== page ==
As Trump veered from topic to topic at the Target Center, he hit the usual themes of a thriving economy and his get-tough trade talks with China. He vowed to win Minnesota, a state he lost to Hillary Clinton by only 1.5 percentage points in 2016. And he accused House Democrats of engaging in an impeachment “crusade” to block what he often describes in so many words as a second term to which he’s somehow entitled because they know — deep down — they can’t defeat him at the ballot box.

After ‘Lock him up’ chant, Trump describes Democrats’ impeachment probe as ‘crusade’
President rallies supporters in Minnesota, a state his campaign sees as winnable in 2020

President Donald Trump attends a rally in Greenville, N.C., on July 17. He was in Minneapolis on Thursday night, trying to flip a state Hillary Clinton won in 2016. (Zach Gibson/Getty Images file photo)

President Donald Trump on Thursday night painted House Democrats as “desperate” and cashing in an “insurance policy” by launching an impeachment inquiry in a last-ditch effort to block him from securing a second term.

“Democrats are on a crusade to destroy our democracy,” the president said to boos from an arena crowd in Minneapolis. “We will never let that happen. We will defeat them.”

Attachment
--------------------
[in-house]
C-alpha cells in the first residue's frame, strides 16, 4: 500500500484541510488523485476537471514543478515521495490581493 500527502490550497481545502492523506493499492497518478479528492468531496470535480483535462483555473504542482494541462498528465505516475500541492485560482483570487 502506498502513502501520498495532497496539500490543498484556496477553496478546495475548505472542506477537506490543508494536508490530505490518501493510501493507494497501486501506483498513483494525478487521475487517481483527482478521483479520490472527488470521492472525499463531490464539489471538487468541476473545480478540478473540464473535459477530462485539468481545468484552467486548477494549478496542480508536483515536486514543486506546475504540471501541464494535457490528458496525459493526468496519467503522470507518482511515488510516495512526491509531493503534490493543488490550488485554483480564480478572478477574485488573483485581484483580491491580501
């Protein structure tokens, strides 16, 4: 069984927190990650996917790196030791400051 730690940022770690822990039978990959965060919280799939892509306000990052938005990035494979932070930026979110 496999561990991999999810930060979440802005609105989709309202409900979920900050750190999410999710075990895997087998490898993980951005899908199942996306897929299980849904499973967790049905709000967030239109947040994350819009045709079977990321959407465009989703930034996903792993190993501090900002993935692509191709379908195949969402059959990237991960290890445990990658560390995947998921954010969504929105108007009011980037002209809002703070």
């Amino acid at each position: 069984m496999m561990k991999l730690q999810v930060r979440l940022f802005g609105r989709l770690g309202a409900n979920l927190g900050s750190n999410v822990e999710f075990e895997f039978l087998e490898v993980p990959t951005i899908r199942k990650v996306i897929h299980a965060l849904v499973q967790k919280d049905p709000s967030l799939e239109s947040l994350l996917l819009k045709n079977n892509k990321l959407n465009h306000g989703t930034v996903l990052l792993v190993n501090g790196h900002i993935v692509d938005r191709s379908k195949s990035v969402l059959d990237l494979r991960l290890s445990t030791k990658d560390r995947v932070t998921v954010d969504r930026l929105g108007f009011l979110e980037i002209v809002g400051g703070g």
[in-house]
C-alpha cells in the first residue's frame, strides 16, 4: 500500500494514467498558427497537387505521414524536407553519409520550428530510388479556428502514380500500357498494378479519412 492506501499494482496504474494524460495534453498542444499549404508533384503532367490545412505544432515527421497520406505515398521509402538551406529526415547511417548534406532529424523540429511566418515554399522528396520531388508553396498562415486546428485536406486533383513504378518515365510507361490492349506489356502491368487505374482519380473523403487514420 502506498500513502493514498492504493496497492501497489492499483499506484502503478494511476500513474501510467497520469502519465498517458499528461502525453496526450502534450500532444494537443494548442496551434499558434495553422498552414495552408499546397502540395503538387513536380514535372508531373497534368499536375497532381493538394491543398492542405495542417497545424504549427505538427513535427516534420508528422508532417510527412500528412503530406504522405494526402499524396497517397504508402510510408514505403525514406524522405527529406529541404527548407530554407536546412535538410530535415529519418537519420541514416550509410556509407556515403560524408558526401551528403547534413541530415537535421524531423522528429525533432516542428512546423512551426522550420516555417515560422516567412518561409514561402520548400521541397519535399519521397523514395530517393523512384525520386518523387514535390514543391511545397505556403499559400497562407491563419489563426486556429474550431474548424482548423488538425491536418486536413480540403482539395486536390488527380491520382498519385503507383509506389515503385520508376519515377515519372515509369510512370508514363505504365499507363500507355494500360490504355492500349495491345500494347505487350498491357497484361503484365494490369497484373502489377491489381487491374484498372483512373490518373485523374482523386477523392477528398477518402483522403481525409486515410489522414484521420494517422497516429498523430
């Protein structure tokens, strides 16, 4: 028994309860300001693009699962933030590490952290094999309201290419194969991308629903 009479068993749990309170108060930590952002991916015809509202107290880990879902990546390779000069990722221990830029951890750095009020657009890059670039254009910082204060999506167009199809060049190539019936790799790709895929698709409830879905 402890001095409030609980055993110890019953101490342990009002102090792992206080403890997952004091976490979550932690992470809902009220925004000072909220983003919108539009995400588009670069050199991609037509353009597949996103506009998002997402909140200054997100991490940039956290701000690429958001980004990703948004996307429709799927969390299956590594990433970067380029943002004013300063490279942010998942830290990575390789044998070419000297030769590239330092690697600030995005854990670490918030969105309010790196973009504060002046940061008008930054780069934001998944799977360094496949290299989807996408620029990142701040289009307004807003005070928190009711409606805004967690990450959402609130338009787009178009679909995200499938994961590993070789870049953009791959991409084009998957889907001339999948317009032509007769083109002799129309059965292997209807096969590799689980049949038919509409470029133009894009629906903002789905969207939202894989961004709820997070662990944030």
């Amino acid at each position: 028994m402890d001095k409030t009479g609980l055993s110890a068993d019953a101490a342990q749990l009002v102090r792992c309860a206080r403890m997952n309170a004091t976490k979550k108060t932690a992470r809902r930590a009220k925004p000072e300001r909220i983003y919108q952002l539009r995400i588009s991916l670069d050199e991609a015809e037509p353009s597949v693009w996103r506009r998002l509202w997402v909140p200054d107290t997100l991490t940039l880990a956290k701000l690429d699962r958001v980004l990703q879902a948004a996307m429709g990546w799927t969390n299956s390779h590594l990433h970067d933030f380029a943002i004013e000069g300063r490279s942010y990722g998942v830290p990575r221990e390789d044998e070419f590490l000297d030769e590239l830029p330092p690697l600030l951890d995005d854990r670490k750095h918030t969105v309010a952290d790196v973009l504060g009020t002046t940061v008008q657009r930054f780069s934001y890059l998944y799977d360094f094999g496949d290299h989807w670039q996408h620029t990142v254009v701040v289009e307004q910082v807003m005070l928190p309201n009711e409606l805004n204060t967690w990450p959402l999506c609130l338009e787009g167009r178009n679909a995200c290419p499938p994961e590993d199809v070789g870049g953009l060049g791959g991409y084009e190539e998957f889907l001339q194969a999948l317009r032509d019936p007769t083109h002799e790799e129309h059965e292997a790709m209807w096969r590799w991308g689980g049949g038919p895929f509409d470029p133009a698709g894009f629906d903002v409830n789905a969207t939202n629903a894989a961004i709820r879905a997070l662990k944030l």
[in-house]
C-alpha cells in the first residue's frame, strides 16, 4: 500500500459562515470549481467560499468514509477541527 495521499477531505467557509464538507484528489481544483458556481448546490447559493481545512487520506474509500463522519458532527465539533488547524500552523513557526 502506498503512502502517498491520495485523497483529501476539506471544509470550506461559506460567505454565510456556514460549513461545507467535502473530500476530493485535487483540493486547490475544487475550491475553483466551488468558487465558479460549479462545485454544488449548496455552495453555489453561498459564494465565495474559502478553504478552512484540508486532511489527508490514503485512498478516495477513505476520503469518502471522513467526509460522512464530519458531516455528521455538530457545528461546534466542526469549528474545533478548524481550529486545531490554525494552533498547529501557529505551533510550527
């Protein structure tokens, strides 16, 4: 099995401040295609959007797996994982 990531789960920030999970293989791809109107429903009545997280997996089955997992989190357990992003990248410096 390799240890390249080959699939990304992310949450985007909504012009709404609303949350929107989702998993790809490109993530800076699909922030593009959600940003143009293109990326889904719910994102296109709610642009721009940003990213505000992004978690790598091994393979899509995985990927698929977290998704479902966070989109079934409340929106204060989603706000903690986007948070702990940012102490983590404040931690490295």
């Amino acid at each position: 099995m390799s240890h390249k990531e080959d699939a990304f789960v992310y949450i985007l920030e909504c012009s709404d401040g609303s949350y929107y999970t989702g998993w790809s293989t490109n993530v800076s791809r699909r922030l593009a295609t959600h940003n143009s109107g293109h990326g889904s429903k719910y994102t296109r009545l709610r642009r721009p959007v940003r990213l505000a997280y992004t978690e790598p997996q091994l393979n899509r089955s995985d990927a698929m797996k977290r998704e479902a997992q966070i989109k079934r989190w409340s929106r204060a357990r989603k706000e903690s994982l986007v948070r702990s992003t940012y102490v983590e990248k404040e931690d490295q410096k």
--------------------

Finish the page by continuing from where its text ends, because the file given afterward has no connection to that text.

McCarthy will donate indictment-tainted money to charity
Minority leader was among recipients of contributions from indicted Giuliani associates last cycle

House Minority Leader Kevin McCarthy was among the recipients of campaign donations from two indicted Giuliani allies. (Bill Clark/CQ Roll Call file photo)

House Minority Leader Kevin McCarthy said Thursday that he will donate to charity campaign contributions received from two indicted associates of Rudy Giuliani. 

McCarthy, along with the National Republican Congressional Committee and other groups, were the beneficiaries of campaign cash from Lev Parnas and Igor Fruman, two Soviet-born businessmen who are also subjects of the House impeachment inquiry. The pair have been working with Giuliani, President Donald Trump’s personal lawyer, on his investigation of former Vice President Joe Biden’s son Hunter, who served on the board of an energy company in Ukraine.